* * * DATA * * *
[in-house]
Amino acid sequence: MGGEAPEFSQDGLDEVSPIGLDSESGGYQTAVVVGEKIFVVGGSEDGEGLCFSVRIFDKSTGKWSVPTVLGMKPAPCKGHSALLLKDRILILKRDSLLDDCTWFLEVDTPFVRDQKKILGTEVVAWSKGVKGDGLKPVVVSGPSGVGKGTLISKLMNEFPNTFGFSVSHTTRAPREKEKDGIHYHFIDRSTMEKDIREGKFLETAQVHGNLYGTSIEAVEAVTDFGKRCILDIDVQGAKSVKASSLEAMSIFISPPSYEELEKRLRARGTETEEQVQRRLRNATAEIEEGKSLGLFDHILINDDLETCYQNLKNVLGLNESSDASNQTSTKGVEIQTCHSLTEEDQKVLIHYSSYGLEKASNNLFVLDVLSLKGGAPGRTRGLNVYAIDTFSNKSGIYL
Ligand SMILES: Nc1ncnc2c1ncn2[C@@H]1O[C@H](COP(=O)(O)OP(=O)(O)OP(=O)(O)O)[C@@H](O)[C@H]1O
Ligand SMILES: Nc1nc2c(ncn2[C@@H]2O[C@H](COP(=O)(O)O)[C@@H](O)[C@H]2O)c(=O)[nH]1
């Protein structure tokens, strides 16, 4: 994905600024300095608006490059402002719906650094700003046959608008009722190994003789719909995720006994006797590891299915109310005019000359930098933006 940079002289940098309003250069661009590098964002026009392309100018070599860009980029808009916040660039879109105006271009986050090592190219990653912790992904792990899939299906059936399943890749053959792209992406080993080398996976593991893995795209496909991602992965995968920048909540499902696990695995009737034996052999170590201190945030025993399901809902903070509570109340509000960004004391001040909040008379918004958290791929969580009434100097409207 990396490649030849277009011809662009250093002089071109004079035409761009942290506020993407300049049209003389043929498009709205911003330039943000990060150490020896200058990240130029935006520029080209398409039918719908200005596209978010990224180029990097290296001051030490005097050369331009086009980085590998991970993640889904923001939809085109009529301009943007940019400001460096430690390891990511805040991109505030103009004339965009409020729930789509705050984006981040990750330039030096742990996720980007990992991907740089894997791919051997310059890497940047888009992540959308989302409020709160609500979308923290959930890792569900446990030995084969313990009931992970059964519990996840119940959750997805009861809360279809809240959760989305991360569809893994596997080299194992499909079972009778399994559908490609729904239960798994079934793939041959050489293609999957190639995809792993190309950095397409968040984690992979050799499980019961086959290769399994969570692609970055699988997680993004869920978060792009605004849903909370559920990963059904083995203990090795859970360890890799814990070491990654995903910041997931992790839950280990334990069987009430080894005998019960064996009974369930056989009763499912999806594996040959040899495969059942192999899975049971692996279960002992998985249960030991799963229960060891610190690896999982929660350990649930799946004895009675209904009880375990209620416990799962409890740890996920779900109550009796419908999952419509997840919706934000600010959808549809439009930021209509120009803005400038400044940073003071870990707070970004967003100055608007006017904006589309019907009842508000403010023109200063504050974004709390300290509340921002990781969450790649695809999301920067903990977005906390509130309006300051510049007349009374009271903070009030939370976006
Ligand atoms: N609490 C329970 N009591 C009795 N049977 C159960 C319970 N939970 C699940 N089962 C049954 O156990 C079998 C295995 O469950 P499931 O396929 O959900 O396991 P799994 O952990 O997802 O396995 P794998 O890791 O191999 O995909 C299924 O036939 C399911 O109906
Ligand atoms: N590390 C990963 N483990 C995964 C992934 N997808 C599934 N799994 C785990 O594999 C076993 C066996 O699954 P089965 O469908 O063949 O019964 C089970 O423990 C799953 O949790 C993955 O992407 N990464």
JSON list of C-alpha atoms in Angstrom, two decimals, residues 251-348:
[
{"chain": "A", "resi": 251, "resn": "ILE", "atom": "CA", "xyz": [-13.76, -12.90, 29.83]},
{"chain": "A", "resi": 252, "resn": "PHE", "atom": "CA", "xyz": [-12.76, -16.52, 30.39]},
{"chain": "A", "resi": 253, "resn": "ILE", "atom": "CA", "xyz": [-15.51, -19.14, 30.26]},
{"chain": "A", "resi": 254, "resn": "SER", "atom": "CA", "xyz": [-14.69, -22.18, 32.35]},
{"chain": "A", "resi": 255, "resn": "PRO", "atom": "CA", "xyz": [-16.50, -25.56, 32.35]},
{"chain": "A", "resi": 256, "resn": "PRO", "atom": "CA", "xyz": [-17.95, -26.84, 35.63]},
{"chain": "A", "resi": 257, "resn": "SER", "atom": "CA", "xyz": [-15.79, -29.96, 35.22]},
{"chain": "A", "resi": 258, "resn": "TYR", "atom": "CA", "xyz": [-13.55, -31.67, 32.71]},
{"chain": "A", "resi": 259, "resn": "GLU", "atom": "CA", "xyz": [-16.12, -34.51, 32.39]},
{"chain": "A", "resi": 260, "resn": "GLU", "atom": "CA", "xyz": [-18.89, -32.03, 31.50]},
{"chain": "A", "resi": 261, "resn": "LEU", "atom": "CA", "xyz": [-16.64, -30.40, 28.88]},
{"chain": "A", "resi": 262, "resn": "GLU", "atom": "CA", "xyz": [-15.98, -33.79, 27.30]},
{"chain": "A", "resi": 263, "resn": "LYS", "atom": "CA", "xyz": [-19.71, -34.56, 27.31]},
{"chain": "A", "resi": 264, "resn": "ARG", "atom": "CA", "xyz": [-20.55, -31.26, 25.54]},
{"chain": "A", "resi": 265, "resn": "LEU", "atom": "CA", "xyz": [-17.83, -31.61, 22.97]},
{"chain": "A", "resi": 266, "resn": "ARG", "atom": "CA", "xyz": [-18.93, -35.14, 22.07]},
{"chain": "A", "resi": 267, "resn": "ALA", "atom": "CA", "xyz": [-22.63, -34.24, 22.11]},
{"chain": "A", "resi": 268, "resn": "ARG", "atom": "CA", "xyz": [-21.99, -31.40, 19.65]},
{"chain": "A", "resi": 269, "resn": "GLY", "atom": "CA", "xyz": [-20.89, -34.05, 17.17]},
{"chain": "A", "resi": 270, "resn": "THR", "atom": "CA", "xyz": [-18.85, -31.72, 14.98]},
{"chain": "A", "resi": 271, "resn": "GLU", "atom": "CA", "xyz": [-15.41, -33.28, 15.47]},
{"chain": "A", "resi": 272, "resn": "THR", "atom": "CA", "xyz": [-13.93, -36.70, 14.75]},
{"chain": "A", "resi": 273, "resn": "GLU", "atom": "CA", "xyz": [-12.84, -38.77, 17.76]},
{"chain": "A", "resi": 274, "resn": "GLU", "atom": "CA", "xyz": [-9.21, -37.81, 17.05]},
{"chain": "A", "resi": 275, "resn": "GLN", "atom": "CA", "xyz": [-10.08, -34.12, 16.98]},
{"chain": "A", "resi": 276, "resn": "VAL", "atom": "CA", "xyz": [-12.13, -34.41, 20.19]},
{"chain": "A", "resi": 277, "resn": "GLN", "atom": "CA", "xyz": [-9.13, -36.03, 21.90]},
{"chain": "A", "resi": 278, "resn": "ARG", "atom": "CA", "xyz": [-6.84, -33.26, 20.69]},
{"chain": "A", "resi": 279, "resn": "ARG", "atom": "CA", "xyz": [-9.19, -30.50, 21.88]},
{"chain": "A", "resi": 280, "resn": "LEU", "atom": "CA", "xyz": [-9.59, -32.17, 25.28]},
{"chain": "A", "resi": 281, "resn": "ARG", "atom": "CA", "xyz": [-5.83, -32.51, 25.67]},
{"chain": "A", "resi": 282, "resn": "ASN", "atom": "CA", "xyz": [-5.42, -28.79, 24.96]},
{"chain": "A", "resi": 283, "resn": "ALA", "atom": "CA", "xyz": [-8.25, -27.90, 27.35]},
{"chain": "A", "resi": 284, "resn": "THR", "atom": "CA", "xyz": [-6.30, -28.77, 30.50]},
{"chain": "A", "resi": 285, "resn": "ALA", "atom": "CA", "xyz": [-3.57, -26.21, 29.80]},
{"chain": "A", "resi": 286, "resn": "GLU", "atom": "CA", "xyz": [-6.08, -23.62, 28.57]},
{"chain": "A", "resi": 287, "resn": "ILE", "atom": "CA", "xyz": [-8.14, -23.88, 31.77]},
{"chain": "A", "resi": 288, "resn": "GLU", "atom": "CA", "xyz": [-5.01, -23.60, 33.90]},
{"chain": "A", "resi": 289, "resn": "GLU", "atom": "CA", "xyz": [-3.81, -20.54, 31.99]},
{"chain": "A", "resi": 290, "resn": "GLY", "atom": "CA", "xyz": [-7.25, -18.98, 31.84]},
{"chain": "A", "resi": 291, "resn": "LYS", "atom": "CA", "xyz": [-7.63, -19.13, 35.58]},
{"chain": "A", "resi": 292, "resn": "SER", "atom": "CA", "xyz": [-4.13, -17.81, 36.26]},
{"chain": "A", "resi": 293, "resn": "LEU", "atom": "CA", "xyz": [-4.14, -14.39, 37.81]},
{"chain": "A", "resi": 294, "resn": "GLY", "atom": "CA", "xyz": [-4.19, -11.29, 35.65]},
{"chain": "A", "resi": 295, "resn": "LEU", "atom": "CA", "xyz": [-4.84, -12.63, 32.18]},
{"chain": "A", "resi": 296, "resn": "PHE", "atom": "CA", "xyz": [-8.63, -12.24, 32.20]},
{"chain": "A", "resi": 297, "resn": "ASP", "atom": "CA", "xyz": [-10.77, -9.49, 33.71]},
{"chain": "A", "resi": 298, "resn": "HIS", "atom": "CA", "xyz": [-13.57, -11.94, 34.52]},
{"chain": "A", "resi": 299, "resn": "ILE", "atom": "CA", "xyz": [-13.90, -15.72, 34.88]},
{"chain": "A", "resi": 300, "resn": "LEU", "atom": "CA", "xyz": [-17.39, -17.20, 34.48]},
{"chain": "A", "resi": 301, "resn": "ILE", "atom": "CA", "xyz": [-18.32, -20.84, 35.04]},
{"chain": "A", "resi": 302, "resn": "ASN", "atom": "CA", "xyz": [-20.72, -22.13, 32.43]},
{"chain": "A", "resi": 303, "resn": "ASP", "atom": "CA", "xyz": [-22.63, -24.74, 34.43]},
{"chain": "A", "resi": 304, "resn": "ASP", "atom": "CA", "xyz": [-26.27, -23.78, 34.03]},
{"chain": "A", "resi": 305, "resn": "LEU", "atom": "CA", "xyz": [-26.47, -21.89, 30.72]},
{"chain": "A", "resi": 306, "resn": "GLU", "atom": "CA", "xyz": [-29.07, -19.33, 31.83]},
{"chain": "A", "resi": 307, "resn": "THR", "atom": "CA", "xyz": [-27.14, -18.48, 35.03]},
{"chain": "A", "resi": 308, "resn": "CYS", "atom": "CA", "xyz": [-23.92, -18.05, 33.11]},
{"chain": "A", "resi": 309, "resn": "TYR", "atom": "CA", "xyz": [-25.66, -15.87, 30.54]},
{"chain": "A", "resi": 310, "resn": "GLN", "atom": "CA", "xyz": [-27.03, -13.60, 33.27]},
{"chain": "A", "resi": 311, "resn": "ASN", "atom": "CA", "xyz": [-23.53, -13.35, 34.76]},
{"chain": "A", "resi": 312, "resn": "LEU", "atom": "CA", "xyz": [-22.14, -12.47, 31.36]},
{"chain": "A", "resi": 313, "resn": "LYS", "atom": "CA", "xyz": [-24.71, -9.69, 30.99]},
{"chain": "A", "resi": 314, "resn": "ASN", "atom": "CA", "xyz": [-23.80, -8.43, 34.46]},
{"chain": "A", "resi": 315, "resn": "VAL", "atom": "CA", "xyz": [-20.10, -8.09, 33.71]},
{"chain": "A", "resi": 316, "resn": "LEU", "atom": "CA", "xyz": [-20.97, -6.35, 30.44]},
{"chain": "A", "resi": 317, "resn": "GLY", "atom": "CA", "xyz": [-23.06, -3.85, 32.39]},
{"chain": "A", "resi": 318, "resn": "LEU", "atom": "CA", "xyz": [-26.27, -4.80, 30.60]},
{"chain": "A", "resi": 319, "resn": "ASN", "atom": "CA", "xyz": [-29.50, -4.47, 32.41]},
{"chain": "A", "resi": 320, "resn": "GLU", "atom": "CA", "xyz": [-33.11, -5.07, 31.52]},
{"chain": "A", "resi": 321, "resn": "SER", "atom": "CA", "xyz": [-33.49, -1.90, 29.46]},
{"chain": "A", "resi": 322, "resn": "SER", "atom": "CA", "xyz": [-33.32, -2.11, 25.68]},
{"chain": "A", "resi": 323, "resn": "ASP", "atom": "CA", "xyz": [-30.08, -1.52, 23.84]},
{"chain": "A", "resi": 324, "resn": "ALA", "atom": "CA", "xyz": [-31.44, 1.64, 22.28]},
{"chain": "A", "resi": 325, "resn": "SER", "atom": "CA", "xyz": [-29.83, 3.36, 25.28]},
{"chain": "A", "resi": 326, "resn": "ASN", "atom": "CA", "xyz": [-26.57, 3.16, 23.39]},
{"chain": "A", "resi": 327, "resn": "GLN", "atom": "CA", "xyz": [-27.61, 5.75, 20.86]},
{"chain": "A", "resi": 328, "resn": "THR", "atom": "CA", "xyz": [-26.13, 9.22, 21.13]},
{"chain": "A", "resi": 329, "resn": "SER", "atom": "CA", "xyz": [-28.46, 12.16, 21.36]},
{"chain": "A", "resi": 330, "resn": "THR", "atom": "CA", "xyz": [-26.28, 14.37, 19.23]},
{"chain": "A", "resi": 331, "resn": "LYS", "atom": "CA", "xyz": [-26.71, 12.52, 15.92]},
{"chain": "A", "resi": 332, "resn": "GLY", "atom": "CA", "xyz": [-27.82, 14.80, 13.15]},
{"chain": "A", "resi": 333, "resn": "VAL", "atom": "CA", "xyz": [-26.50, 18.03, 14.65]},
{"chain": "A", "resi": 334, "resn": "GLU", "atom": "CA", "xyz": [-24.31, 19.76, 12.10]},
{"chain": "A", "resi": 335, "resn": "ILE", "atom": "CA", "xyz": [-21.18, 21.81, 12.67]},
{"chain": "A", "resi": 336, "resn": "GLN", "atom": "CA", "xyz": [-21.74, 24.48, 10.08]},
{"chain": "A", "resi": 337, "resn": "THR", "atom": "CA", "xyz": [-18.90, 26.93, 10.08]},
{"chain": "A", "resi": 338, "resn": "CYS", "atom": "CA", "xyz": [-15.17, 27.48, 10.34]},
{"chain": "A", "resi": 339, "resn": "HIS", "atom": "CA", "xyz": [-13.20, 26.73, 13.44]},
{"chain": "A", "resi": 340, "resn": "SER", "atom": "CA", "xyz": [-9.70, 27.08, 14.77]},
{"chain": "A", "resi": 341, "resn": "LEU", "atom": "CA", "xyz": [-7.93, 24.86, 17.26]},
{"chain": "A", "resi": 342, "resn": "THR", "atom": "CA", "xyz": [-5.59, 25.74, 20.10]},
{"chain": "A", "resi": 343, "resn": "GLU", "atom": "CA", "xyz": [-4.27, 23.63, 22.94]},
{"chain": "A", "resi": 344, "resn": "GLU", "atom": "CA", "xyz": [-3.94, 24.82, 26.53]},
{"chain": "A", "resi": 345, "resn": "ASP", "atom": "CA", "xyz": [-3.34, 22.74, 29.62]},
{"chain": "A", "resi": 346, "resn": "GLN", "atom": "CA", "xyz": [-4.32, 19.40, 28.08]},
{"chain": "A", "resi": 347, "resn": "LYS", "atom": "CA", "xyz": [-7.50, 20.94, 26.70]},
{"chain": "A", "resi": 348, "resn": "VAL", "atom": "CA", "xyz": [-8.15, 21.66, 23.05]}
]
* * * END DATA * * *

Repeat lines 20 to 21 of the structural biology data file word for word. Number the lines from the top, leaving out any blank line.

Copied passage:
{"chain": "A", "resi": 261, "resn": "LEU", "atom": "CA", "xyz": [-16.64, -30.40, 28.88]},
{"chain": "A", "resi": 262, "resn": "GLU", "atom": "CA", "xyz": [-15.98, -33.79, 27.30]},